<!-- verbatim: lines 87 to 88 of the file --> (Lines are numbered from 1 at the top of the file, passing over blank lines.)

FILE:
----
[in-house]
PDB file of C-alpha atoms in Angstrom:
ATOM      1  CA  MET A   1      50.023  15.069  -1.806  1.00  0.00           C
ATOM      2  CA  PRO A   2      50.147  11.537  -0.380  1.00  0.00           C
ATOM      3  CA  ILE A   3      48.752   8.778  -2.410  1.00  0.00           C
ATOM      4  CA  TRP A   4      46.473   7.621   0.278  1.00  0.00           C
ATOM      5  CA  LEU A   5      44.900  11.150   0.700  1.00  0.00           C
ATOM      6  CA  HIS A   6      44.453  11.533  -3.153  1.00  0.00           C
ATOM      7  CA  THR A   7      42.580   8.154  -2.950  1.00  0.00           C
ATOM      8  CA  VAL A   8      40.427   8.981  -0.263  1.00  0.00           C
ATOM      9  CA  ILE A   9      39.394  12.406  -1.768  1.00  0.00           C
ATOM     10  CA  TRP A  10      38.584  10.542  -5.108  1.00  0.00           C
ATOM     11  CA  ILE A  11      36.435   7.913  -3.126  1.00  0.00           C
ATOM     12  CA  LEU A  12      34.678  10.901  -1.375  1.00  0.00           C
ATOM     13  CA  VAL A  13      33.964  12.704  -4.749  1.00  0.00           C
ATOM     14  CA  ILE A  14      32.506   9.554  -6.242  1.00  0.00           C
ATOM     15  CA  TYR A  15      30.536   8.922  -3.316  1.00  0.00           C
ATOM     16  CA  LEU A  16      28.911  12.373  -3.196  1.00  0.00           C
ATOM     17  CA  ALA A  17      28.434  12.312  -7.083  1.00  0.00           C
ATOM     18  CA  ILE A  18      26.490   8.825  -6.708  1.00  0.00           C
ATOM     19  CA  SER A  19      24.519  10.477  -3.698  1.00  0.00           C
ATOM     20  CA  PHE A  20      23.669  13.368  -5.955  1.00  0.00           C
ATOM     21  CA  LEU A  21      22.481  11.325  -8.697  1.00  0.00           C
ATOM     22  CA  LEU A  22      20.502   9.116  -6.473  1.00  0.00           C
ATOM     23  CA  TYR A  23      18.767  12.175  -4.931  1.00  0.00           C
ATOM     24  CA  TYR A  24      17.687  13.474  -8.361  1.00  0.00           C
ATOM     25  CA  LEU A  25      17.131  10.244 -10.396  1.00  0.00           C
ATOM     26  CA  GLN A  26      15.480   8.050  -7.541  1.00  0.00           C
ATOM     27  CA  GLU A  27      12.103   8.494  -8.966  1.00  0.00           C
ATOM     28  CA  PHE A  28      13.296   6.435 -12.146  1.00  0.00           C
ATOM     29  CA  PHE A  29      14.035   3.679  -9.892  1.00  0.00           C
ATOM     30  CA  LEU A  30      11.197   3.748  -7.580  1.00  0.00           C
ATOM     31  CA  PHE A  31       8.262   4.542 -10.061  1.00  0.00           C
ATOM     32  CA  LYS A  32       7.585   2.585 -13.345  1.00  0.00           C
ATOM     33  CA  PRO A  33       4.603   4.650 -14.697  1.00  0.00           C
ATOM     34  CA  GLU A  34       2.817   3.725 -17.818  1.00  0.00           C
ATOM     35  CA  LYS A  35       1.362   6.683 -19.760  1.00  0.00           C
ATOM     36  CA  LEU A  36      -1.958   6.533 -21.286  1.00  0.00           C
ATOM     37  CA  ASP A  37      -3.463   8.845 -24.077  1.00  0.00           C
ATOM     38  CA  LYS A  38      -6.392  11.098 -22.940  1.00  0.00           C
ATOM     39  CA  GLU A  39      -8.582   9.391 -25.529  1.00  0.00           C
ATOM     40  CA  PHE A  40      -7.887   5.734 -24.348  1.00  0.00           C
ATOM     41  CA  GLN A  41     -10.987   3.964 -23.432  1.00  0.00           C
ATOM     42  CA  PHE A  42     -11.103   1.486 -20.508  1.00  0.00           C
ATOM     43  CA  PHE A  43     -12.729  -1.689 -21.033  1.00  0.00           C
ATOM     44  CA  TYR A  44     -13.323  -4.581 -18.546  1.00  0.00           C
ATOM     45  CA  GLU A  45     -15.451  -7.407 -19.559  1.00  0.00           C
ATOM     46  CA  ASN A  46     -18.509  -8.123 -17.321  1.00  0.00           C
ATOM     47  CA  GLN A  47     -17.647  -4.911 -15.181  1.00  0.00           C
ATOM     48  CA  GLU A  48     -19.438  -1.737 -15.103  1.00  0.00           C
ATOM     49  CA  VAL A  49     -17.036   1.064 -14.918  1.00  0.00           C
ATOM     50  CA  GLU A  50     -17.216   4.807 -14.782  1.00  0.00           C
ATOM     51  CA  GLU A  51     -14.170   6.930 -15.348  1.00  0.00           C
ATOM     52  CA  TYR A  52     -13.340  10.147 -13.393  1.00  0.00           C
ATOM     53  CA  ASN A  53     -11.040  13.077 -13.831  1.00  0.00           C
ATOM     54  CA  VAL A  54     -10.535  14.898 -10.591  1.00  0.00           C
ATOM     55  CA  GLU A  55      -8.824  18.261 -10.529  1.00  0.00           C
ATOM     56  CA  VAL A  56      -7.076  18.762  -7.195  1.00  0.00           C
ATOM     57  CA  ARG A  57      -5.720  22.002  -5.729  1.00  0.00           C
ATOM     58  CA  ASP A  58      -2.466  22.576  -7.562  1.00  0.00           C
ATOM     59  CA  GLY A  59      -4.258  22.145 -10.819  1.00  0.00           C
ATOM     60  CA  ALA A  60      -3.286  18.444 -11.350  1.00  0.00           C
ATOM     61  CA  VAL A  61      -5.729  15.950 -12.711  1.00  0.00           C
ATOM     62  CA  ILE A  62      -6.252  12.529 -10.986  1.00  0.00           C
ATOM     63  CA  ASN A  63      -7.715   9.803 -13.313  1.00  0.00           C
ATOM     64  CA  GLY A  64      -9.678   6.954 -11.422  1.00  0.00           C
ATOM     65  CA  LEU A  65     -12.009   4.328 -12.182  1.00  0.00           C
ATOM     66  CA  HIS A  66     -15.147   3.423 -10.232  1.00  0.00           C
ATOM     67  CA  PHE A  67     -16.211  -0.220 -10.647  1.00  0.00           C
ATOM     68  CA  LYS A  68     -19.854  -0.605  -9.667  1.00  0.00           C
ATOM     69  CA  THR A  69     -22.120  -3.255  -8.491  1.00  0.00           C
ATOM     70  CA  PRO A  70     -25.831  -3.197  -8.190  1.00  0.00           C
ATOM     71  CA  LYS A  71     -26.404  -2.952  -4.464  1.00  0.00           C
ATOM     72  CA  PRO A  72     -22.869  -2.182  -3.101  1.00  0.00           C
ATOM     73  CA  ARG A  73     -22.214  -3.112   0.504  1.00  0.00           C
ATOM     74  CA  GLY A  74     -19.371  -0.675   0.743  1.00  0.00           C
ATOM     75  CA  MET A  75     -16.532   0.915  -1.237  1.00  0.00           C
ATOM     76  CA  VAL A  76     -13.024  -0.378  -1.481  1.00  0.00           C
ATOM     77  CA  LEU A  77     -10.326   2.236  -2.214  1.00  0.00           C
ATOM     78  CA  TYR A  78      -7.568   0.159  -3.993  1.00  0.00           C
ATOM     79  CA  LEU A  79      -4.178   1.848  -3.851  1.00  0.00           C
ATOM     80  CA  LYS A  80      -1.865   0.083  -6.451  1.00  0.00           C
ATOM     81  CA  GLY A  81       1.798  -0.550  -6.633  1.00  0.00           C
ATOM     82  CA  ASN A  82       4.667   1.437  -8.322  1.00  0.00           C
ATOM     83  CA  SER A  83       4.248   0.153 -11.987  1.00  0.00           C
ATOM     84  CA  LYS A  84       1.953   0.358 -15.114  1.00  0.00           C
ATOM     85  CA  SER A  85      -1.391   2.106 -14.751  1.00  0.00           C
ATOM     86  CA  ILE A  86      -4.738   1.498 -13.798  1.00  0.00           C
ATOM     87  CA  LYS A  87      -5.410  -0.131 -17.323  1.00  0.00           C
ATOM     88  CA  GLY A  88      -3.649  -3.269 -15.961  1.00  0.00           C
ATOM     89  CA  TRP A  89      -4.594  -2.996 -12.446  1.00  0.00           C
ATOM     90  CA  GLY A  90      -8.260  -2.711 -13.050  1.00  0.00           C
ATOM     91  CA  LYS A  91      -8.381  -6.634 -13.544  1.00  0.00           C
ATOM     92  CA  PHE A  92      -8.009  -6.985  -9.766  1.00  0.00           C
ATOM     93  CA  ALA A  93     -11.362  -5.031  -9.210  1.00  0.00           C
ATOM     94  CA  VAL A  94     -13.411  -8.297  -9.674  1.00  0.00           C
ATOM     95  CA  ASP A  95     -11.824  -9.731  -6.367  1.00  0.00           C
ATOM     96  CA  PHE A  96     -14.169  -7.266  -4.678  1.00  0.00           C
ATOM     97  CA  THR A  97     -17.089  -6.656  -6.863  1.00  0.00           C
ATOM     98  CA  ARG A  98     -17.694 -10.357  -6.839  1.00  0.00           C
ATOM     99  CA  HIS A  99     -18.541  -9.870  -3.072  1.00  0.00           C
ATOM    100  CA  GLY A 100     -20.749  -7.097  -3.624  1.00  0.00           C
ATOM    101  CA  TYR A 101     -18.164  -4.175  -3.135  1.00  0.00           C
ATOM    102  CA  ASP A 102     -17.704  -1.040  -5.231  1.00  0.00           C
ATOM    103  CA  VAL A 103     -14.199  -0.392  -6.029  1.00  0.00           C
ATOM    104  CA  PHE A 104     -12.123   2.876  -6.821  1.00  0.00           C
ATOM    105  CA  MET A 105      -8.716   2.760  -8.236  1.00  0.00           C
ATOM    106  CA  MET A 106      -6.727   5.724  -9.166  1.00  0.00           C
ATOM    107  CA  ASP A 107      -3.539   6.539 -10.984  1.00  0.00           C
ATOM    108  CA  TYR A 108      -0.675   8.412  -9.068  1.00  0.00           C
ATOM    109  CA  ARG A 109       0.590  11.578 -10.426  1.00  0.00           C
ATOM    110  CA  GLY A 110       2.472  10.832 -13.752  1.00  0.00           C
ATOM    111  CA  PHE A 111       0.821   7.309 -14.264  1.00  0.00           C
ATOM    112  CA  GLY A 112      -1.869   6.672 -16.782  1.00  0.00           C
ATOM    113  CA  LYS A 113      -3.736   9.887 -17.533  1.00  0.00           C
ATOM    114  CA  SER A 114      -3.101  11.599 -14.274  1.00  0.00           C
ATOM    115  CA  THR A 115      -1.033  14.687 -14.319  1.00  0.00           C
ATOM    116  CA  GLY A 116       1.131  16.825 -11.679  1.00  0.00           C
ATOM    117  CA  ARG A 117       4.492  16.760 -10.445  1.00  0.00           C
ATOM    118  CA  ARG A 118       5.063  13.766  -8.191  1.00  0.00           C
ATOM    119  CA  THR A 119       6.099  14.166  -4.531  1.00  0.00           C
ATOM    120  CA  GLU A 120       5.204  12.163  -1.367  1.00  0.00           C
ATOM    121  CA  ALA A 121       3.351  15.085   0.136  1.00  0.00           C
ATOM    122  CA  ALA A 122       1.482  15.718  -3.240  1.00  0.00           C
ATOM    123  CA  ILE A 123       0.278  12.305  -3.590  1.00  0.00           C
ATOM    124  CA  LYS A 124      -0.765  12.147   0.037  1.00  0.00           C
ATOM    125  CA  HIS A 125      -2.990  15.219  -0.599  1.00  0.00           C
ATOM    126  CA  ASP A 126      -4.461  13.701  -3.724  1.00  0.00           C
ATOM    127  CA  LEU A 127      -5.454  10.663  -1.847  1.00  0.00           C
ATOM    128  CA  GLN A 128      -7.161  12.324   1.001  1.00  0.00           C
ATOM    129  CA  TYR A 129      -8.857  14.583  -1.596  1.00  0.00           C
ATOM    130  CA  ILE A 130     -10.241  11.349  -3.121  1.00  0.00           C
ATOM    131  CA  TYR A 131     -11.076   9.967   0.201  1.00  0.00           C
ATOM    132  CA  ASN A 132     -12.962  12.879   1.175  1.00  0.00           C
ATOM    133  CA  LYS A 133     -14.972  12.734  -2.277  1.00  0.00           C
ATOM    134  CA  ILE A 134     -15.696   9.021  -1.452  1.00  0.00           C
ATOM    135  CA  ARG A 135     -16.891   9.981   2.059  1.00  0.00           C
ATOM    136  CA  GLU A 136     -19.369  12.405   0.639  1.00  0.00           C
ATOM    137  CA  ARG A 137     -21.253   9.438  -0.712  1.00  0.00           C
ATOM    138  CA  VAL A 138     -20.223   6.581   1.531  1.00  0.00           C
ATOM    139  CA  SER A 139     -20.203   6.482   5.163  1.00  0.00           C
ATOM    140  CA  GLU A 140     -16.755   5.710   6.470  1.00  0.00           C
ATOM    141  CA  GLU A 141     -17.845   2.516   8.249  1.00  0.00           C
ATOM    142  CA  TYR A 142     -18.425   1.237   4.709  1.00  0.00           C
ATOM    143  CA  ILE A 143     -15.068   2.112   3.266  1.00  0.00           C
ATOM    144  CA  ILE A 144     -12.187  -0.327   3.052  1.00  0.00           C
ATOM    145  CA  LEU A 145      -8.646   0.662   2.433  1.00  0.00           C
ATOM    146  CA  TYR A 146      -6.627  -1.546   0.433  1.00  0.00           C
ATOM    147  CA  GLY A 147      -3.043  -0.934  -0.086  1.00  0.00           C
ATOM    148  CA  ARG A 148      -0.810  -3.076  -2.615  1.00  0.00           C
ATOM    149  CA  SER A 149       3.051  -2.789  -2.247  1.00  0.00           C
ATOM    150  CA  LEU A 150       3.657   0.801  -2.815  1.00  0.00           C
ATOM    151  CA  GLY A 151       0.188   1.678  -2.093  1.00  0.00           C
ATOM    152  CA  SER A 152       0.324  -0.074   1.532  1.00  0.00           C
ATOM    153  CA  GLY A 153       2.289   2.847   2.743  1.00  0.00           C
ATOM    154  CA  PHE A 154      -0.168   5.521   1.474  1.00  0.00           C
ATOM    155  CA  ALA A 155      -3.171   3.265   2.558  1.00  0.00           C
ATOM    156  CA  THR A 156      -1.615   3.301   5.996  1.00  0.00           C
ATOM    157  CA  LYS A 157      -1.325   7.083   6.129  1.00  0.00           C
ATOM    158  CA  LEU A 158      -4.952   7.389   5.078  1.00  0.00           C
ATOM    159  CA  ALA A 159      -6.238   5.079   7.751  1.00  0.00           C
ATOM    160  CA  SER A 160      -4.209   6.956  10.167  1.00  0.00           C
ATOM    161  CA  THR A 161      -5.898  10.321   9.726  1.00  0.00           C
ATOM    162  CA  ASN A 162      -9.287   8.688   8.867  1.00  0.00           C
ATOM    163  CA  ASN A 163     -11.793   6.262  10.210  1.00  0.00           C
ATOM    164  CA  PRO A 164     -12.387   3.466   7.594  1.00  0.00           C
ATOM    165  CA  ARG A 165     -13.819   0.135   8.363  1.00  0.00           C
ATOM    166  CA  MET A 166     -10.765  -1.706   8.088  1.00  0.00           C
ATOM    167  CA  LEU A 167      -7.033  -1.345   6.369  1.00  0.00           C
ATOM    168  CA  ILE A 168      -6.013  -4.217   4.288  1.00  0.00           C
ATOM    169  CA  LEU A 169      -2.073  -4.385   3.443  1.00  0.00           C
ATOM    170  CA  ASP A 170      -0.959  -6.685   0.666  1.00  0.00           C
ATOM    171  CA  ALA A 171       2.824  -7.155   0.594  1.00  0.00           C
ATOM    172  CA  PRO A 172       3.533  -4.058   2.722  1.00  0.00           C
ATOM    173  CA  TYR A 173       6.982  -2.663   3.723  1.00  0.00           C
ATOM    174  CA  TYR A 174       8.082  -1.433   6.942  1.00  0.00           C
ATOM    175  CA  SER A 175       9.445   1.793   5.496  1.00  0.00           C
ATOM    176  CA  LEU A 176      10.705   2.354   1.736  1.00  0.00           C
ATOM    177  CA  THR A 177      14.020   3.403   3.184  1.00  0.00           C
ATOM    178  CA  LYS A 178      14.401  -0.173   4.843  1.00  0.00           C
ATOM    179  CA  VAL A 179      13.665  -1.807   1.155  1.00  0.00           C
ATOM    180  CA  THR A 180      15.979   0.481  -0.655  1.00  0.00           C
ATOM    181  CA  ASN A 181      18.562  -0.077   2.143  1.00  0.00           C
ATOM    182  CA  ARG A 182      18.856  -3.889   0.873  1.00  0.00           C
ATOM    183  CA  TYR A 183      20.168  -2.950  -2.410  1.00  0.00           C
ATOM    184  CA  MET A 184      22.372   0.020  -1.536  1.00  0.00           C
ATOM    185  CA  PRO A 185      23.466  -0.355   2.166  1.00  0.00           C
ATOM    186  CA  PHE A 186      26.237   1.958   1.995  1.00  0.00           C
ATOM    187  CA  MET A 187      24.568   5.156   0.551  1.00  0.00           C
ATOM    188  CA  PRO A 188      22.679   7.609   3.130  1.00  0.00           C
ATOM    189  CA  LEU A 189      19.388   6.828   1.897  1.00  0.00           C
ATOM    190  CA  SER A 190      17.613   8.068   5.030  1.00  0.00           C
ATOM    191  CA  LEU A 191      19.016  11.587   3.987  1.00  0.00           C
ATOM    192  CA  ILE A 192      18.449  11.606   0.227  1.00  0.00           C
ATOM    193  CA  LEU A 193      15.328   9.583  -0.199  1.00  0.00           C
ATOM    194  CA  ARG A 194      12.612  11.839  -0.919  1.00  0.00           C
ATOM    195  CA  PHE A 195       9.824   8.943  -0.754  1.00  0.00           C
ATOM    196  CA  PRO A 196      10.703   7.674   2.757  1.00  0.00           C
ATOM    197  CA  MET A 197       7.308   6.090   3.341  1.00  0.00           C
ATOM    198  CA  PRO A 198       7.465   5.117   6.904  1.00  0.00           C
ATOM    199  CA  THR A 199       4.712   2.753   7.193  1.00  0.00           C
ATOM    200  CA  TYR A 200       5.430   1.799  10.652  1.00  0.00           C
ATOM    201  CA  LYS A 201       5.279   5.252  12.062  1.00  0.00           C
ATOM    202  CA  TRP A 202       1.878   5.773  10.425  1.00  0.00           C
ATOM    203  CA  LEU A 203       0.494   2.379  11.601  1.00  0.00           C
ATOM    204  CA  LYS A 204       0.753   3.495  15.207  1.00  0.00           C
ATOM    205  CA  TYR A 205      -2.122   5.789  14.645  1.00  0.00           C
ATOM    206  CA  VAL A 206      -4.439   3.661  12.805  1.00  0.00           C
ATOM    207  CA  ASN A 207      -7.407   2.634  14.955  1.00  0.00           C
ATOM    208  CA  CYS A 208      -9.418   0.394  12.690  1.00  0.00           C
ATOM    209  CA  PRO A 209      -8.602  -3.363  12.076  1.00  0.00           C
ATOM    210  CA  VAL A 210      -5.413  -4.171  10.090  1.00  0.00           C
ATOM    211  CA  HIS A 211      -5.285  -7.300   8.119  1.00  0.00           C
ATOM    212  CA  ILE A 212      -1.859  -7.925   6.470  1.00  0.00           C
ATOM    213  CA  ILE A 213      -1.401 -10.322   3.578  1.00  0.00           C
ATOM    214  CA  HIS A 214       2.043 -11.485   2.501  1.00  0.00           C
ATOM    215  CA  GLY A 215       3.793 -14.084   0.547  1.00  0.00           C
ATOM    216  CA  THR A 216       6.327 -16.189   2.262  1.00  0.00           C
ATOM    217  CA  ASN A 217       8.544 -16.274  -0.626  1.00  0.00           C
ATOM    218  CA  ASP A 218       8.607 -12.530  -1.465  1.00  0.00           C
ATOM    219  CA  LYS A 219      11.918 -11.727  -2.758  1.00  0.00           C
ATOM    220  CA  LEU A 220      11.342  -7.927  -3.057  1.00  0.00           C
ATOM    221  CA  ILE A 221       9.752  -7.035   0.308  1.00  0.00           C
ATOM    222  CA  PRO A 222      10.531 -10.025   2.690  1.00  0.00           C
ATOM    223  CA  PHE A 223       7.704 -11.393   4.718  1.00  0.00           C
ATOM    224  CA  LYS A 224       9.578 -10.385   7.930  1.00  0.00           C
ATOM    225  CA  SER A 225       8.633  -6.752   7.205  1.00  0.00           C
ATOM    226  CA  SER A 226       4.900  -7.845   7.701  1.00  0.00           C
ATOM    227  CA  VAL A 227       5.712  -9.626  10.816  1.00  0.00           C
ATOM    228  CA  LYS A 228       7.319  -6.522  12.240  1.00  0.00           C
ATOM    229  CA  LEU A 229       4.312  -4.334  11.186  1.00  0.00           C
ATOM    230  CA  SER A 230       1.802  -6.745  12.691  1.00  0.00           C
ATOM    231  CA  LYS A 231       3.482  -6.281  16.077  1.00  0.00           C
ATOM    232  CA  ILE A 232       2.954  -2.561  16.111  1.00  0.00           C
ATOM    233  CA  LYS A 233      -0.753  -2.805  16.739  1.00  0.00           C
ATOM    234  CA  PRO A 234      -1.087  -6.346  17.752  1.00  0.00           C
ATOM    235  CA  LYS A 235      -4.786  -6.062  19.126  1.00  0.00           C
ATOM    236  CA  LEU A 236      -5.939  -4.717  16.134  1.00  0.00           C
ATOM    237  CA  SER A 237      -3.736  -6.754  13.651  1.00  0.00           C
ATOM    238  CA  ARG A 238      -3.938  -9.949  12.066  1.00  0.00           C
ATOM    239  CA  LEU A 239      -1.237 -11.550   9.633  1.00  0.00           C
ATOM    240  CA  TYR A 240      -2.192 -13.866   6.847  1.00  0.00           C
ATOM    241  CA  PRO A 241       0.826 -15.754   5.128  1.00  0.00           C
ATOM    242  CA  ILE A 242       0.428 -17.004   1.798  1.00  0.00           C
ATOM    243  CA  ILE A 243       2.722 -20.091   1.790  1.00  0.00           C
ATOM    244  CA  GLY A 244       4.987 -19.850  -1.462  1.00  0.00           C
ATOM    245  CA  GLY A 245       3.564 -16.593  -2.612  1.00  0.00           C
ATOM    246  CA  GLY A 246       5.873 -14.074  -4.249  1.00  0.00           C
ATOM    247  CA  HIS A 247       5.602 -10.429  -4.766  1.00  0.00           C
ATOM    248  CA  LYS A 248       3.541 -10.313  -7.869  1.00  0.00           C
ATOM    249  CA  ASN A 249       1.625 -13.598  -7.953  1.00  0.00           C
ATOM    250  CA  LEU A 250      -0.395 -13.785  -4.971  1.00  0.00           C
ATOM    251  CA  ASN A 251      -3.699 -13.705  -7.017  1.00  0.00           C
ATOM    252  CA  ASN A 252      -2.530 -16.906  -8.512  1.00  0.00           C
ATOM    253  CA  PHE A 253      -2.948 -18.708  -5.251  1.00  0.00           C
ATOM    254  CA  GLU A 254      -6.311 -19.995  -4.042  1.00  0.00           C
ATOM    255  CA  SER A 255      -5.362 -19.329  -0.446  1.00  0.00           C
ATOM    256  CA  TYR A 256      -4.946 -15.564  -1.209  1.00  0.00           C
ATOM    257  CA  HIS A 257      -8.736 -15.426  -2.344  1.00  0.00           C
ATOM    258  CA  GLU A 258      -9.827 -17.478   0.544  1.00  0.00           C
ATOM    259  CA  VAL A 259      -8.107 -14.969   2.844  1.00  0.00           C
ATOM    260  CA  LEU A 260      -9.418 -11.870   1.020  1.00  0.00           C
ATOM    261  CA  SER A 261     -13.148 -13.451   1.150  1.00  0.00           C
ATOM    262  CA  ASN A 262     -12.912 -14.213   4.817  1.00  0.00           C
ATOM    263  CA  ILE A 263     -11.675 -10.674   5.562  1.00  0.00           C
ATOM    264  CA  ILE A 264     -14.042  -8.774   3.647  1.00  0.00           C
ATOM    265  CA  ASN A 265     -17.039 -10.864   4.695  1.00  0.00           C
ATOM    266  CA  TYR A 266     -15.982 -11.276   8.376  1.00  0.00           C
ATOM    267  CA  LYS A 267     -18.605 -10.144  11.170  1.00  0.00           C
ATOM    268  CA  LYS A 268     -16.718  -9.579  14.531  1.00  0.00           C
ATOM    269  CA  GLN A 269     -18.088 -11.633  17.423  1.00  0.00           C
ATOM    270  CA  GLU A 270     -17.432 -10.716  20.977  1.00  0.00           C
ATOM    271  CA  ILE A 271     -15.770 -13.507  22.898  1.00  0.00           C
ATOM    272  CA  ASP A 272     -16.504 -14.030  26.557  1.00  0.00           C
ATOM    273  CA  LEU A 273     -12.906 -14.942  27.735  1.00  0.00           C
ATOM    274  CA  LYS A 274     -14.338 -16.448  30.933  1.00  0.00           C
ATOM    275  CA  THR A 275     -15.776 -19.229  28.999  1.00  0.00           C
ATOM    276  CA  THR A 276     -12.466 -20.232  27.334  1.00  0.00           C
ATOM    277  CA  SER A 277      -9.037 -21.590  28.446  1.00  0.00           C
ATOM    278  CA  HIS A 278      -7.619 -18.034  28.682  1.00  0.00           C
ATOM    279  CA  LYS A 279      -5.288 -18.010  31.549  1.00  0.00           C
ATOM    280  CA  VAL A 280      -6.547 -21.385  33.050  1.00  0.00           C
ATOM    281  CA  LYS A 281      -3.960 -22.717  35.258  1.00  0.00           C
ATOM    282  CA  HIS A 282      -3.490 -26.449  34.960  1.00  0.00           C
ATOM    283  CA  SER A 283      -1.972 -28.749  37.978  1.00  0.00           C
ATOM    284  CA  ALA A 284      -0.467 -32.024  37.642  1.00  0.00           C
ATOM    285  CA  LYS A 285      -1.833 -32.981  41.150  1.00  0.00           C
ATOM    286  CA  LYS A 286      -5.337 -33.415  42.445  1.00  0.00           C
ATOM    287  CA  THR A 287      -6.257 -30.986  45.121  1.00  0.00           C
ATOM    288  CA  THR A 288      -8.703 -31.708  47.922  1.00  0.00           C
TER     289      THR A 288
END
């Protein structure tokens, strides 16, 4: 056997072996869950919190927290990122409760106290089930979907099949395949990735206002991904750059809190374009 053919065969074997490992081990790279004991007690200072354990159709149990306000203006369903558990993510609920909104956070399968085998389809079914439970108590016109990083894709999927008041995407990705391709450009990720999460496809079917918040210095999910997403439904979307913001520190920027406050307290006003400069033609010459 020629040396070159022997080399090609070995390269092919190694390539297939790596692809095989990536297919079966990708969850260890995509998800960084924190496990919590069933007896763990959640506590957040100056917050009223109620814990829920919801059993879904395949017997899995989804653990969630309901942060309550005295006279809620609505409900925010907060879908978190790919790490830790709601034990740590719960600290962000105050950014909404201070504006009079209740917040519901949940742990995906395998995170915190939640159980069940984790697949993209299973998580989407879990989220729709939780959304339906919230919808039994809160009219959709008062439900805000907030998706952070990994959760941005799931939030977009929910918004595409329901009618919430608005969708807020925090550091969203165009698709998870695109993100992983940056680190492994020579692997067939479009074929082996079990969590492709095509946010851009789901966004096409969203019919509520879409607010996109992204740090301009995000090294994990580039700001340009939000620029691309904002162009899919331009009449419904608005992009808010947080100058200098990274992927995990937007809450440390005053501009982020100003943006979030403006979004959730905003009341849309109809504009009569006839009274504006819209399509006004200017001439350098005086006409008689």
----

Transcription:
ATOM     85  CA  SER A  85      -1.391   2.106 -14.751  1.00  0.00           C
ATOM     86  CA  ILE A  86      -4.738   1.498 -13.798  1.00  0.00           C